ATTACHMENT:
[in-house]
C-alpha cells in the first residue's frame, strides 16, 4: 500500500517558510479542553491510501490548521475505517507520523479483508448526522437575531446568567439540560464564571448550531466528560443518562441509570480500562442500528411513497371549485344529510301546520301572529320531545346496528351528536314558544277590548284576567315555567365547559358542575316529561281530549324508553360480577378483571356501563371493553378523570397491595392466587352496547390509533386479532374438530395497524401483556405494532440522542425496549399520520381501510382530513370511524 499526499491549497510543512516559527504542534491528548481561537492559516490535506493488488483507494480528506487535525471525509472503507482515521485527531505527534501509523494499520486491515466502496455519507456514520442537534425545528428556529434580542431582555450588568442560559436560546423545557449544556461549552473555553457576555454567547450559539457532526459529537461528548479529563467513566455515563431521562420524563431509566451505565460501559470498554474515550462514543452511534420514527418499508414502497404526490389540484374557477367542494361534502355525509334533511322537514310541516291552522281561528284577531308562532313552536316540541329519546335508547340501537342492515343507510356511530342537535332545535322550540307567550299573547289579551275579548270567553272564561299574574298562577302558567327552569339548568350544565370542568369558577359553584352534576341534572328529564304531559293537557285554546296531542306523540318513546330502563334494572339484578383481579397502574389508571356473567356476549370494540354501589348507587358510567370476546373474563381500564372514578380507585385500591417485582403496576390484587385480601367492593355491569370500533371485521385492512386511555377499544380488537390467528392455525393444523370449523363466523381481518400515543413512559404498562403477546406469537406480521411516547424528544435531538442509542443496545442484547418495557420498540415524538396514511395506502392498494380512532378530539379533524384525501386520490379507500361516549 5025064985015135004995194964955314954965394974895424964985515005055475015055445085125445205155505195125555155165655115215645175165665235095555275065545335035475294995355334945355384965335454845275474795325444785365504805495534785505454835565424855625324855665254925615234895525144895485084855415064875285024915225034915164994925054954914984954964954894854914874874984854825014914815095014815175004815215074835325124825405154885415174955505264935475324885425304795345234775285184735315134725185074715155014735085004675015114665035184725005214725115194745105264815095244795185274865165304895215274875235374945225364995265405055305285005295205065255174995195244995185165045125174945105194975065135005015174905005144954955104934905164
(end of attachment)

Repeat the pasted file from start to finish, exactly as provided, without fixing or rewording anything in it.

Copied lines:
[in-house]
C-alpha cells in the first residue's frame, strides 16, 4: 500500500517558510479542553491510501490548521475505517507520523479483508448526522437575531446568567439540560464564571448550531466528560443518562441509570480500562442500528411513497371549485344529510301546520301572529320531545346496528351528536314558544277590548284576567315555567365547559358542575316529561281530549324508553360480577378483571356501563371493553378523570397491595392466587352496547390509533386479532374438530395497524401483556405494532440522542425496549399520520381501510382530513370511524 499526499491549497510543512516559527504542534491528548481561537492559516490535506493488488483507494480528506487535525471525509472503507482515521485527531505527534501509523494499520486491515466502496455519507456514520442537534425545528428556529434580542431582555450588568442560559436560546423545557449544556461549552473555553457576555454567547450559539457532526459529537461528548479529563467513566455515563431521562420524563431509566451505565460501559470498554474515550462514543452511534420514527418499508414502497404526490389540484374557477367542494361534502355525509334533511322537514310541516291552522281561528284577531308562532313552536316540541329519546335508547340501537342492515343507510356511530342537535332545535322550540307567550299573547289579551275579548270567553272564561299574574298562577302558567327552569339548568350544565370542568369558577359553584352534576341534572328529564304531559293537557285554546296531542306523540318513546330502563334494572339484578383481579397502574389508571356473567356476549370494540354501589348507587358510567370476546373474563381500564372514578380507585385500591417485582403496576390484587385480601367492593355491569370500533371485521385492512386511555377499544380488537390467528392455525393444523370449523363466523381481518400515543413512559404498562403477546406469537406480521411516547424528544435531538442509542443496545442484547418495557420498540415524538396514511395506502392498494380512532378530539379533524384525501386520490379507500361516549 5025064985015135004995194964955314954965394974895424964985515005055475015055445085125445205155505195125555155165655115215645175165665235095555275065545335035475294995355334945355384965335454845275474795325444785365504805495534785505454835565424855625324855665254925615234895525144895485084855415064875285024915225034915164994925054954914984954964954894854914874874984854825014914815095014815175004815215074835325124825405154885415174955505264935475324885425304795345234775285184735315134725185074715155014735085004675015114665035184725005214725115194745105264815095244795185274865165304895215274875235374945225364995265405055305285005295205065255174995195244995185165045125174945105194975065135005015174905005144954955104934905164